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Note: The deadline for this Request for Proposals has passed. Department of State Public Notice Bureau of Democracy, Human Rights and Labor Request for Proposals: Democracy, Human Rights, and Rule of Law in the Near East Region.
As Prepared for Delivery Good morning. I am delighted to be here to speak with you and through C-SPAN to the viewing audience around the United States.
The United States is pleased to announce that it will host UNESCO’s World Press Freedom Day event in 2011, from May 1 - May 3 in Washington, D.C. UNESCO is the only UN agency with the mandate to promote freedom of expression and its corollary, freedom of the press. The theme for next year’s commemoration will be 21 st Century Media: New Frontiers, New Barriers. The United States places technology and innovation at the forefront of its diplomatic and development efforts.
Here's a list of essential posts on current Wikileaks controversy, starting with coverage by techPresident's editors and including posts by the various speakers in Personal Democracy Forum's December 11 New York City symposium on Wikileaks and internet freedom, plus others we've found useful and/or provocative. Micah L. Sifry, " From Wikileaks to OpenLeaks, Via the Knight News Challenge ," December 17, 2010. How a $532,000 grant the Knight Foundation decided not to award fits into a creative split in the WikiLeaks organization and the creation of a less centralized engine for safe leaking, OpenLeaks. Nick Judd, " The Art of Anonymous ," December 16, 2010.
A few days ago, Facebook asked me to change my user name. The name I had chosen wasn't obscene, it did not incite racial hatred, it was not an attempt to usurp the name of the all-powerful Mark Zuckerberg (Facebook's CEO, founder and majority shareholder), nor was it even vaguely similar to a registered trademark. I had chosen a name composed entirely of Braille characters. The engineers at Facebook had suddenly decided that this was no longer acceptable. When I signed up, Facebook asked me for my real name and verified my identity by getting me to enter a confirmation code it sent to my mobile phone. It also pressed me to tell my e-mail password so it could access my address book and retrieve my contacts - my "friends," in house terminology.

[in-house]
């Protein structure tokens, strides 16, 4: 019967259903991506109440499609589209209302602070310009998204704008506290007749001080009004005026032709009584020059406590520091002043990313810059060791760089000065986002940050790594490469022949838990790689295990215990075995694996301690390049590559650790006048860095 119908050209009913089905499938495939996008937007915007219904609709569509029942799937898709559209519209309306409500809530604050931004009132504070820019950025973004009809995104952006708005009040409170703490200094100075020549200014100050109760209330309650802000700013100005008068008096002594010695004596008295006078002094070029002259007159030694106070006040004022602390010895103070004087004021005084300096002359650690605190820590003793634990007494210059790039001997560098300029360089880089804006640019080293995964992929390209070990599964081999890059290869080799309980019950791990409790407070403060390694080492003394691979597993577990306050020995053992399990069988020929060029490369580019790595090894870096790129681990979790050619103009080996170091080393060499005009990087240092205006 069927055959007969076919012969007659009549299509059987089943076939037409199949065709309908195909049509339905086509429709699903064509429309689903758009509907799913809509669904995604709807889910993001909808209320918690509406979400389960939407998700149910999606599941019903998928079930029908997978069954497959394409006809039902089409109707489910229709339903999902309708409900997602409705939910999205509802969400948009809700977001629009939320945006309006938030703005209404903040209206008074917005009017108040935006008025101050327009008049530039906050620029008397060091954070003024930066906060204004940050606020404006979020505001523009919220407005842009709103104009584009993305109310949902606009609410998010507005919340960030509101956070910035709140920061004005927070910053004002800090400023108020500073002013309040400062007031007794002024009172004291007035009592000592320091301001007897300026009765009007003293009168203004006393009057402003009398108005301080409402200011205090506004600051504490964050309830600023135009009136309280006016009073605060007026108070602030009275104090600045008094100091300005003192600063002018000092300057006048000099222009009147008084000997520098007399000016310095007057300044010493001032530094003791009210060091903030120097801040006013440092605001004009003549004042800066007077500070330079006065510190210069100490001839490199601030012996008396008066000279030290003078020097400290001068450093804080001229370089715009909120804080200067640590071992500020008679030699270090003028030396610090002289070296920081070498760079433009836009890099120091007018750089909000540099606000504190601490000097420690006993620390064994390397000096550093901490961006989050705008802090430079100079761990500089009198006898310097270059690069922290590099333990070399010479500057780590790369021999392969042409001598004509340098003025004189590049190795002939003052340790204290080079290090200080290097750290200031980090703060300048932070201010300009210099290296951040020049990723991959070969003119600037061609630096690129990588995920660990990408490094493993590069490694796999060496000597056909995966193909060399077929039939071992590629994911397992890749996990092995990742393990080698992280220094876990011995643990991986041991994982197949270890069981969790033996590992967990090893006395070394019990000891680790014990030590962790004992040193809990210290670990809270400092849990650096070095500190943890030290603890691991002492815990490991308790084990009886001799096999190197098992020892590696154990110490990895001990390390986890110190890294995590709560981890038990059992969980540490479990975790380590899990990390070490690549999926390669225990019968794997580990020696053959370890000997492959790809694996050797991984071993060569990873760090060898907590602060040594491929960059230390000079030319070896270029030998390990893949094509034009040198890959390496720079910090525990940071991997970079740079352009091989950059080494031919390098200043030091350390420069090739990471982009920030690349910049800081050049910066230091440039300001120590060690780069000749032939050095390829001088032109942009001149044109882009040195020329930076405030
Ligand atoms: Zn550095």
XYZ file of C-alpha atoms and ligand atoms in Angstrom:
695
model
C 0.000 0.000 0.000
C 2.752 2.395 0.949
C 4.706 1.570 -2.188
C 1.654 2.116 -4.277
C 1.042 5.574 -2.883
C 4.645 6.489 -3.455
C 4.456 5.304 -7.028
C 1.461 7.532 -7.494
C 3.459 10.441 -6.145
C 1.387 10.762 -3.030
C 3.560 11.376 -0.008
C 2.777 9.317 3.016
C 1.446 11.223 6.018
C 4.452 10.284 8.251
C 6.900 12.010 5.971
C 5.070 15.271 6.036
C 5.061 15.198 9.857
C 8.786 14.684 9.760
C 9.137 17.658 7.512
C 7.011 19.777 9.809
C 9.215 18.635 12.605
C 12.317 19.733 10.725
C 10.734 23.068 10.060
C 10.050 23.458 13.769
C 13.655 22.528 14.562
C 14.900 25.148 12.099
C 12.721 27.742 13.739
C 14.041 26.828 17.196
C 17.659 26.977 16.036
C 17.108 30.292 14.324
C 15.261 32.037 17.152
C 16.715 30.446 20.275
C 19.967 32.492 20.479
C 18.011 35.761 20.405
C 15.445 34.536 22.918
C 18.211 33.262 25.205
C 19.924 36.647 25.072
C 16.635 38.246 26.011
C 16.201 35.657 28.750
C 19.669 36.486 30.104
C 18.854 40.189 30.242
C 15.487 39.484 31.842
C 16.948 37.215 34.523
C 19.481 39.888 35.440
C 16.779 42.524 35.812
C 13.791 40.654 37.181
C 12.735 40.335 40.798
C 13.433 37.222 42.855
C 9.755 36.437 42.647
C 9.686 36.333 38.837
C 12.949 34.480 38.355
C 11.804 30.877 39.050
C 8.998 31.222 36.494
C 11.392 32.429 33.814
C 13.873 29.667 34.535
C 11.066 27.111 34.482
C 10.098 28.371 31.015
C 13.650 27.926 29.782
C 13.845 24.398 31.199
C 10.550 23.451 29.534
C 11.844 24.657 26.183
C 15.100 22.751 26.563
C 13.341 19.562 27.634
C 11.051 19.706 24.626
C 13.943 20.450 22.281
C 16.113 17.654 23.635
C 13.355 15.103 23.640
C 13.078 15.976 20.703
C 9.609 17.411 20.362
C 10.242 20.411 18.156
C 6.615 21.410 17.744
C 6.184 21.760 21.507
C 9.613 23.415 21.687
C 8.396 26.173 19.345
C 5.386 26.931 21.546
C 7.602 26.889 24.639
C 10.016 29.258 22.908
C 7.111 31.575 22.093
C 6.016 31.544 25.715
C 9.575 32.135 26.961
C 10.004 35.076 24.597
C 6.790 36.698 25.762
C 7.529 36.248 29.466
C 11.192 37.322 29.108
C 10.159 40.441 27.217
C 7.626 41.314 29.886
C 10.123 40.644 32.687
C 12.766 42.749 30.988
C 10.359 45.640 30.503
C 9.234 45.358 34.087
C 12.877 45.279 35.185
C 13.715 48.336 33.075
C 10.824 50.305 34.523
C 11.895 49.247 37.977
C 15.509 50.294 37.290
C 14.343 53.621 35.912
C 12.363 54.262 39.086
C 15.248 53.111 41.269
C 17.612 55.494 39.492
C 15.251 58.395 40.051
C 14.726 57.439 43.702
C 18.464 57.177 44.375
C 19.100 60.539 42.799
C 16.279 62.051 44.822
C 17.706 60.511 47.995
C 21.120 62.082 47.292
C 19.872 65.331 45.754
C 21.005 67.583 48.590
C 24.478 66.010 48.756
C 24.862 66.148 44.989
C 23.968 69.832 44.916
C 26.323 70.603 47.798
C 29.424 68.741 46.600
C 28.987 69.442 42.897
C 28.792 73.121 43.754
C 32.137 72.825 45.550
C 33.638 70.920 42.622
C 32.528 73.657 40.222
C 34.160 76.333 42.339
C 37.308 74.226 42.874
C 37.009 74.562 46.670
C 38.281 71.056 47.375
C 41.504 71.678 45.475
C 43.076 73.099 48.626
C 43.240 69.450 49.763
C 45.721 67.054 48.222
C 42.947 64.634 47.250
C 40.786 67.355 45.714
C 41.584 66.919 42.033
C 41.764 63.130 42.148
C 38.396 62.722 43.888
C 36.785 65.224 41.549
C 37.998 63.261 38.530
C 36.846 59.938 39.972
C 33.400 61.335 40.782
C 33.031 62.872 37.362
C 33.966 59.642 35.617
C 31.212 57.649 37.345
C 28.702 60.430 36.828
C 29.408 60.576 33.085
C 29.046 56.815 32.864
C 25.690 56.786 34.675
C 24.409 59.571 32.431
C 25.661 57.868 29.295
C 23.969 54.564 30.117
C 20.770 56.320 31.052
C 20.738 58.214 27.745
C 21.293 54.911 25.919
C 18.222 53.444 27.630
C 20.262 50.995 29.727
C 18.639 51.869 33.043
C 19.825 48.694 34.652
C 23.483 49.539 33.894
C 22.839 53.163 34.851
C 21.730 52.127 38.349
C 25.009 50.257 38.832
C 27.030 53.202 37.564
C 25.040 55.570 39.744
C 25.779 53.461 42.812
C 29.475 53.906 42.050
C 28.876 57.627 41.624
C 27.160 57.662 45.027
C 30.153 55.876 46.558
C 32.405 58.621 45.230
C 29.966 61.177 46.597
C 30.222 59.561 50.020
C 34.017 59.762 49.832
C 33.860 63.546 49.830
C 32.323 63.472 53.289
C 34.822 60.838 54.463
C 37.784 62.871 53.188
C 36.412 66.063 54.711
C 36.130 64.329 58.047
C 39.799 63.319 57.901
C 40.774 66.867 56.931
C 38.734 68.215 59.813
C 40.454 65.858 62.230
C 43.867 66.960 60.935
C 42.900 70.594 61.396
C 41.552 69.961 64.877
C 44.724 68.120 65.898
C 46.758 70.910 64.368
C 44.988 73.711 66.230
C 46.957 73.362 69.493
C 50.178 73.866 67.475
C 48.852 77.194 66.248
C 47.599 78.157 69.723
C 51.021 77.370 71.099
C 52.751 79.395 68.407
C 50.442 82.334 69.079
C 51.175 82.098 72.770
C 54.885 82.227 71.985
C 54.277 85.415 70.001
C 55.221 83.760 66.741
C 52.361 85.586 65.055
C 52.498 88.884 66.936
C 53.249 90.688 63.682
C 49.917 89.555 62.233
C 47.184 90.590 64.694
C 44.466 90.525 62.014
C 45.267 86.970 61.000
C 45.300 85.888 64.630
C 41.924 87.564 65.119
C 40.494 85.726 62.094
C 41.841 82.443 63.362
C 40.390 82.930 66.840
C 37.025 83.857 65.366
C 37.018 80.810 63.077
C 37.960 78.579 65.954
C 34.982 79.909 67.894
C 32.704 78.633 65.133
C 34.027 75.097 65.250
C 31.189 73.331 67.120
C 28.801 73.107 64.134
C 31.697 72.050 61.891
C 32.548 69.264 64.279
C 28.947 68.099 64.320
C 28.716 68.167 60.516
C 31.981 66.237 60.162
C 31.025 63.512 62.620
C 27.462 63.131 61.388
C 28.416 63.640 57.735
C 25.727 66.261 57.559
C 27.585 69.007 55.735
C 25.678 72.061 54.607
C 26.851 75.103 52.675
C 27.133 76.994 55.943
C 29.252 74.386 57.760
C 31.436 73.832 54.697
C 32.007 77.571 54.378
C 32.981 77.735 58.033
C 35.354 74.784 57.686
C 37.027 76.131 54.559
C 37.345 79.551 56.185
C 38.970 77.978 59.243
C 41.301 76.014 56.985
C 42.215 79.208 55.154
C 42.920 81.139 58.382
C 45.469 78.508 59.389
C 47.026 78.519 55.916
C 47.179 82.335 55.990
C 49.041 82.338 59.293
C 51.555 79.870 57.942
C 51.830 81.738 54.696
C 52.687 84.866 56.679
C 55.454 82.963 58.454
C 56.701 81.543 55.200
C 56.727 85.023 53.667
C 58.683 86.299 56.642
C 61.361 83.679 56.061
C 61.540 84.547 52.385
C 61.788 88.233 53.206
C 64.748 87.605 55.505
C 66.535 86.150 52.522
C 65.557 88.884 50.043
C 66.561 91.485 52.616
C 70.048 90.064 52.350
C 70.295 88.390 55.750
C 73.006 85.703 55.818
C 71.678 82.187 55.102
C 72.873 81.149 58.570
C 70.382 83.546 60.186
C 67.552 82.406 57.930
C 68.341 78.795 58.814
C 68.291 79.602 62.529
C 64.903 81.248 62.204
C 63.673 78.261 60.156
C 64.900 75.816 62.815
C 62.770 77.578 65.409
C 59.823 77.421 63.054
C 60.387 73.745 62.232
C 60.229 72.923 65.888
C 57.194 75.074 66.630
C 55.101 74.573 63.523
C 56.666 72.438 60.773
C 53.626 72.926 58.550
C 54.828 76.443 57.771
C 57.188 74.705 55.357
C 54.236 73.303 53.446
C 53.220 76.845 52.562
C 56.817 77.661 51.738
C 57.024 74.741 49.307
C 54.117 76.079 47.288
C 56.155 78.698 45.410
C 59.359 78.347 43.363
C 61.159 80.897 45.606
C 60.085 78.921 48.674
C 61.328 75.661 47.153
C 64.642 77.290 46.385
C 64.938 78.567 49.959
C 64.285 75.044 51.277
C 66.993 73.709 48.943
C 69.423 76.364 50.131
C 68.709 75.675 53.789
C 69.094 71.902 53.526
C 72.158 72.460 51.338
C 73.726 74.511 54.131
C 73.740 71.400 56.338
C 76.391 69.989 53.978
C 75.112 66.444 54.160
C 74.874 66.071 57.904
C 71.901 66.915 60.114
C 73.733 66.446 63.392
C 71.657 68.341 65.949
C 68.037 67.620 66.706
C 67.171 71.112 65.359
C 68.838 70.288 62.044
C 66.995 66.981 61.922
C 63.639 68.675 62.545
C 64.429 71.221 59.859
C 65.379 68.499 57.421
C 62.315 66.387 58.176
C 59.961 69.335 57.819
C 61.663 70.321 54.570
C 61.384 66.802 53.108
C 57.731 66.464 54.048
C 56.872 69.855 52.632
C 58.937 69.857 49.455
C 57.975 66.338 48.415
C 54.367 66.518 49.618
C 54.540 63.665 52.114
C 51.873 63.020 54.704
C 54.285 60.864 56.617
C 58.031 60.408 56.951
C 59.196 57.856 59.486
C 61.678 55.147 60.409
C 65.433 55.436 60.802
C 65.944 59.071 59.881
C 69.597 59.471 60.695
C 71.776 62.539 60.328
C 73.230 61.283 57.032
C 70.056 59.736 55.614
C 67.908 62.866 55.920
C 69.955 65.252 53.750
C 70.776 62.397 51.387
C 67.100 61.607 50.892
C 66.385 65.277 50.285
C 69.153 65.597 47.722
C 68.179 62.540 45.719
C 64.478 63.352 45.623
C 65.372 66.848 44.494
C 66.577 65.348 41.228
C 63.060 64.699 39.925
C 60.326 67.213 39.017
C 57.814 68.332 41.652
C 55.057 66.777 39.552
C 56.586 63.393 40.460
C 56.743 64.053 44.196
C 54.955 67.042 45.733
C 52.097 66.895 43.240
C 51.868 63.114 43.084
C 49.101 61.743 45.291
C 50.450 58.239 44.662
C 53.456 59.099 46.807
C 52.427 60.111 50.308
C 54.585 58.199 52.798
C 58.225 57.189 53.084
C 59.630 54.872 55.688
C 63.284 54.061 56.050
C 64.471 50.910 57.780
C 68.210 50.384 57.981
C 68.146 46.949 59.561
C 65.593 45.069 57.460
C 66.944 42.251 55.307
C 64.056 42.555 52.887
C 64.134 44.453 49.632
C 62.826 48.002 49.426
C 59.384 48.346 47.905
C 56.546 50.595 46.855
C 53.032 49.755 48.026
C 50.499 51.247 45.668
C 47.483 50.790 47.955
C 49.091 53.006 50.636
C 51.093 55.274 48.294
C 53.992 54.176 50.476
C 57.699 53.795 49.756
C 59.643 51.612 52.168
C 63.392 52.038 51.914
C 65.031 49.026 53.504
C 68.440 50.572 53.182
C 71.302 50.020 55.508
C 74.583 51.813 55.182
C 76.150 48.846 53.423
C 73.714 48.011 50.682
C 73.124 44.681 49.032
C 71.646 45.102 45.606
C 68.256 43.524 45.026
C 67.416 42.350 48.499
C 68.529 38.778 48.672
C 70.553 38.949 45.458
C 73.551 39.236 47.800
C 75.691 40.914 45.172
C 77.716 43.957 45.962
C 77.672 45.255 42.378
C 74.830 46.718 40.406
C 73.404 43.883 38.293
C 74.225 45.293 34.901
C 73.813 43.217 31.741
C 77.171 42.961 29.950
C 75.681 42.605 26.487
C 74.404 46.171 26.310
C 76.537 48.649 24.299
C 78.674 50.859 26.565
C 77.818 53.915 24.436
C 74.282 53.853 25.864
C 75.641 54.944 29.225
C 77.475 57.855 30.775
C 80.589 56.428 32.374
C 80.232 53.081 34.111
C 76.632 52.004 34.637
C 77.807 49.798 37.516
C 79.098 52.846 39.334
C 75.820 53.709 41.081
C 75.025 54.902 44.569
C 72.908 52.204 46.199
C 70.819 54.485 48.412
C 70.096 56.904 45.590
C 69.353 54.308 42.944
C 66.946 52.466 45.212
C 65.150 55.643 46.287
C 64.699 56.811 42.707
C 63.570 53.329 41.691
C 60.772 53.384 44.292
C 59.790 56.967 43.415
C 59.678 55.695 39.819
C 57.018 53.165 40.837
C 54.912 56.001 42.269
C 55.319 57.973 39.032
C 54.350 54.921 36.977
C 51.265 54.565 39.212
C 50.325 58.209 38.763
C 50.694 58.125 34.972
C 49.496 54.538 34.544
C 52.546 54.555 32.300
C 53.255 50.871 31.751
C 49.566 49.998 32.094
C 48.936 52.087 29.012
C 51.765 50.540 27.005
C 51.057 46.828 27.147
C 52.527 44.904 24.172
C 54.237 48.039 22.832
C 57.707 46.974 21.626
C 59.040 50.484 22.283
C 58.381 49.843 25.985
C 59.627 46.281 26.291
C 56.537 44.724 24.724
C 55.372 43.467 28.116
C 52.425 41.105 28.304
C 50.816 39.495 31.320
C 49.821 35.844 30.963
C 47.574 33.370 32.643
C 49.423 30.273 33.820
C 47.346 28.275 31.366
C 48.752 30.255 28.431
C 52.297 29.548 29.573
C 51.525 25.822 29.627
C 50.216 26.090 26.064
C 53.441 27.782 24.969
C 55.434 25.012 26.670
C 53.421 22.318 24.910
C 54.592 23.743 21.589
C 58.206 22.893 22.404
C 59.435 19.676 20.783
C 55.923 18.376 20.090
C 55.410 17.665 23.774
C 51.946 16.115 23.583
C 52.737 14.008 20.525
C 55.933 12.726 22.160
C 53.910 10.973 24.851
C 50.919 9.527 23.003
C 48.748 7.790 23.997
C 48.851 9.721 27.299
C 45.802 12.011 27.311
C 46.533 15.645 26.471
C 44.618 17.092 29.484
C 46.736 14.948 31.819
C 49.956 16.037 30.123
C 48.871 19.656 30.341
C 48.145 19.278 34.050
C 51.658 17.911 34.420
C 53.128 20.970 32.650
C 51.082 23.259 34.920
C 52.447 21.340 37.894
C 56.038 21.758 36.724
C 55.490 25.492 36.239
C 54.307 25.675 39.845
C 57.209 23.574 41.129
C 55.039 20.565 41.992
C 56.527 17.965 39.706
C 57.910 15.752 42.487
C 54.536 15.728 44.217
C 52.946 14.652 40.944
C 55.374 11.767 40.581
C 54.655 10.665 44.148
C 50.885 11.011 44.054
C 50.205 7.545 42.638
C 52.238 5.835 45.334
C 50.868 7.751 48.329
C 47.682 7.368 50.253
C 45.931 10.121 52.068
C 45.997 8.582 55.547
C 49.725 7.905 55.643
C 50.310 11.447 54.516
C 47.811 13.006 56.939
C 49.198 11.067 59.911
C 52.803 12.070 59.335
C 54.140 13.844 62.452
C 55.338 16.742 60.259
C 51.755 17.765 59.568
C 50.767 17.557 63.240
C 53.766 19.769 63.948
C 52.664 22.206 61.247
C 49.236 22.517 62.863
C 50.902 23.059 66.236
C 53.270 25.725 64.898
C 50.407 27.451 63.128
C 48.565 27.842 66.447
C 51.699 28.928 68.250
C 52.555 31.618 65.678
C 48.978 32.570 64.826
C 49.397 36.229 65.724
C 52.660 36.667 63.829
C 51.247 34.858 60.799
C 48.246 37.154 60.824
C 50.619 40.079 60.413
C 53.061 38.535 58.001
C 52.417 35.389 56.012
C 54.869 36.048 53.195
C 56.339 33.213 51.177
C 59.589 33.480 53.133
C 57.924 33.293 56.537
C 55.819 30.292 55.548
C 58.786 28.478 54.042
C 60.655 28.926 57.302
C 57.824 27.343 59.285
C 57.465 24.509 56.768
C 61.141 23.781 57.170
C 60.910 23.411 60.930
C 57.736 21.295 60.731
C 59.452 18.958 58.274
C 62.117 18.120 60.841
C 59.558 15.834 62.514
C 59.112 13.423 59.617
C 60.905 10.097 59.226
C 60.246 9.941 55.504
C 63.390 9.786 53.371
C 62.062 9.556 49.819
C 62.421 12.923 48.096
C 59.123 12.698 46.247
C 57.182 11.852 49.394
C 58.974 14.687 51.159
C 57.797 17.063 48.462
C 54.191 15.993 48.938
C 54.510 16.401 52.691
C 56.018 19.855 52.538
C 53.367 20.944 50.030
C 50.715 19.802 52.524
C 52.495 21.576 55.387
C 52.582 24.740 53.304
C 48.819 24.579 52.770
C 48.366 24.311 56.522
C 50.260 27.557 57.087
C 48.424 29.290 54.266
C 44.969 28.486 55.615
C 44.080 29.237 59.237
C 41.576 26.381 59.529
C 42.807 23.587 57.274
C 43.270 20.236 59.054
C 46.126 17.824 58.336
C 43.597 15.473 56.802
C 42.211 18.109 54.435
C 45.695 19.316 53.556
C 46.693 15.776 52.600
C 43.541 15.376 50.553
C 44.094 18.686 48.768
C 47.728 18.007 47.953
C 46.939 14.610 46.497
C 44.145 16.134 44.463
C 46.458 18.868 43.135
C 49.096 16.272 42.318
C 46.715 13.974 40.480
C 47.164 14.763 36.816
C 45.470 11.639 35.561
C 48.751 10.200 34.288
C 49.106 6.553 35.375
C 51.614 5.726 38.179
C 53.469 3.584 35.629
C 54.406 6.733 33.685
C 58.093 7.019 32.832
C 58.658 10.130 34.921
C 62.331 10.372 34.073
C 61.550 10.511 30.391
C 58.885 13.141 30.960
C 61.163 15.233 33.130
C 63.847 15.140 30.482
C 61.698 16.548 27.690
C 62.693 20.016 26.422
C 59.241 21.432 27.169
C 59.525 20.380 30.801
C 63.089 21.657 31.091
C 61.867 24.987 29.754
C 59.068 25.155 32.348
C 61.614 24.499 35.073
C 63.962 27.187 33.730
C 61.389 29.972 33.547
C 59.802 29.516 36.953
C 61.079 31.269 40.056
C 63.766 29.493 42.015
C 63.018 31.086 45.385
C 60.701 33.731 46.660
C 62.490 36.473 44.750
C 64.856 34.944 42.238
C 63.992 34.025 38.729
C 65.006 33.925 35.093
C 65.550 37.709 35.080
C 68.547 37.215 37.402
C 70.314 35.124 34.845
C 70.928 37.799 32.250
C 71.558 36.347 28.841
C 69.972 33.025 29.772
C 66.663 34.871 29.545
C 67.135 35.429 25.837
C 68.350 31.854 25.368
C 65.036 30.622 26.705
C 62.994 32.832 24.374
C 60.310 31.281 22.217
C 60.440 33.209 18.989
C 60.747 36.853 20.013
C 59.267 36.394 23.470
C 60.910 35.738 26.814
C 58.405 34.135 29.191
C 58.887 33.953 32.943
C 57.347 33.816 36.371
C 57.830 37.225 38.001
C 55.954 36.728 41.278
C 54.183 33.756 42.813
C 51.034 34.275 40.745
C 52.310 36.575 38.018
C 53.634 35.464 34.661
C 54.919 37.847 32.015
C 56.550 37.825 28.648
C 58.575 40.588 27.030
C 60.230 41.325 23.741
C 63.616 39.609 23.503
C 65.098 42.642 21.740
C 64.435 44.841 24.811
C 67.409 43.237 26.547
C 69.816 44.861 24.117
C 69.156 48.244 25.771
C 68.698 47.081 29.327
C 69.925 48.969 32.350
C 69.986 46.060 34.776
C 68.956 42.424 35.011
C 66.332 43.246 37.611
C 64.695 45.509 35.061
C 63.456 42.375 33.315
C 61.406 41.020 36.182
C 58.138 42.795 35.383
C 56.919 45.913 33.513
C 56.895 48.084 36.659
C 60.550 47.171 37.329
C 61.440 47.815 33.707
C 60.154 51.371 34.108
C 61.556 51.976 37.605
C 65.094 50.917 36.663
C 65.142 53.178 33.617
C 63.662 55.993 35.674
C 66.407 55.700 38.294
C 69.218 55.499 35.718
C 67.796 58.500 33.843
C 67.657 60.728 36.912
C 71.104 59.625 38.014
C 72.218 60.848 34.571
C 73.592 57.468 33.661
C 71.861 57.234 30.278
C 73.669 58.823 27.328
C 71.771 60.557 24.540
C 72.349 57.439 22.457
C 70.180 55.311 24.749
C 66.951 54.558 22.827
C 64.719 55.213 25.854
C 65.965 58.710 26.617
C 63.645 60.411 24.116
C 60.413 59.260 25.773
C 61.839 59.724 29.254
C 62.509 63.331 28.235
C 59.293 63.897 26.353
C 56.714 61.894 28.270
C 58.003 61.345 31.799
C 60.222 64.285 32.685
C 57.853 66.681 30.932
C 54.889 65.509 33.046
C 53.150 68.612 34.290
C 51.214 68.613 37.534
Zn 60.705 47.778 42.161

WikiLeaks' home page showing an image of Julian Assange after the move to a Swiss host. Photograph: Valentin Flauraud/Reuters On Sunday 28 November WikiLeaks began releasing the first of its 250,000 leaked US embassy cables.
Transcripts: Arabic | Chinese | French | Persian | Russian | Spanish | Urdu SECRETARY CLINTON: Thank you very much, Alberto, for not only that kind introduction but your and your colleagues’ leadership of this important institution. It’s a pleasure to be here at the Newseum. The Newseum is a monument to some of our most precious freedoms, and I’m grateful for this opportunity to discuss how those freedoms apply to the challenges of the 21 st century. Although I can’t see all of you because in settings like this, the lights are in my eyes and you are in the dark, I know that there are many friends and former colleagues. I wish to acknowledge Charles Overby, the CEO of Freedom Forum here at the Newseum; Senator Edward Kaufman and Senator Joe Lieberman, my former colleagues in the Senate, both of whom worked for passage of the Voice Act, which speaks to Congress’s and the American people’s commitment to internet freedom, a commitment that crosses party lines and branches of government.
Have 250,000 leaks sunk the State Department’s ‘Internet Freedom’ policy? by Roy Revie As the fallout of Cablegate continues to consume column inches, gigabytes, and cabinet meetings across the world, the realisation that this is about more than one man, one organization, and one massive leak seems to be slowly sinking in. While some argue that stories and comment focusing on the process of the leak and the fallout for the organisation only distract from the stories contained within the cables themselves, it is clear that this element is as vital (in the short term at least) as the contents of the cables. We find ourselves in the middle of an unprecedented public debate on Internet freedom and the role of the state online. In this debate much has been written about the motives and background of Wikileaks (some bad , some excellent ) while other parties involved have avoided the same scrutiny.
Let's imagine a parallel universe for a second. In that universe, the U.S. State Department decides that energy -- rather than the Internet -- would form one of the core pillars of " 21st century statecraft ."
Originally posted on Slate. In March of this year, Hillary Clinton announced that the U.S. government had granted a license to a company whose software would "help information continue to flow freely into and out of Iran."